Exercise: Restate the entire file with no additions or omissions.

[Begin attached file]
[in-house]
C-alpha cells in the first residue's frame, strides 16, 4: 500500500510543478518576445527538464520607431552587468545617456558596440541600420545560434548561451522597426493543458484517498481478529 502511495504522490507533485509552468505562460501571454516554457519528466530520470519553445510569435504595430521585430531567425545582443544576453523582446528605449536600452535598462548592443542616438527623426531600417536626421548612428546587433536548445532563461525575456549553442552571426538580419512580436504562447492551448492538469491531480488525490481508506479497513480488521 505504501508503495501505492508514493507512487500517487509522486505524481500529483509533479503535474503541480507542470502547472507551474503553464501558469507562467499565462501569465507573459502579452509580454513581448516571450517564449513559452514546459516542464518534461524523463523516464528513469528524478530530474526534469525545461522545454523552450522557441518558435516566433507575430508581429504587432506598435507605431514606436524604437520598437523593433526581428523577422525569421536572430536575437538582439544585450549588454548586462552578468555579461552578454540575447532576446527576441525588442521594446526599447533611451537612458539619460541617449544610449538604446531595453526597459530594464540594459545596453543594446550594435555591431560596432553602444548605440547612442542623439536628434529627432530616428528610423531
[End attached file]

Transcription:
[in-house]
C-alpha cells in the first residue's frame, strides 16, 4: 500500500510543478518576445527538464520607431552587468545617456558596440541600420545560434548561451522597426493543458484517498481478529 502511495504522490507533485509552468505562460501571454516554457519528466530520470519553445510569435504595430521585430531567425545582443544576453523582446528605449536600452535598462548592443542616438527623426531600417536626421548612428546587433536548445532563461525575456549553442552571426538580419512580436504562447492551448492538469491531480488525490481508506479497513480488521 505504501508503495501505492508514493507512487500517487509522486505524481500529483509533479503535474503541480507542470502547472507551474503553464501558469507562467499565462501569465507573459502579452509580454513581448516571450517564449513559452514546459516542464518534461524523463523516464528513469528524478530530474526534469525545461522545454523552450522557441518558435516566433507575430508581429504587432506598435507605431514606436524604437520598437523593433526581428523577422525569421536572430536575437538582439544585450549588454548586462552578468555579461552578454540575447532576446527576441525588442521594446526599447533611451537612458539619460541617449544610449538604446531595453526597459530594464540594459545596453543594446550594435555591431560596432553602444548605440547612442542623439536628434529627432530616428528610423531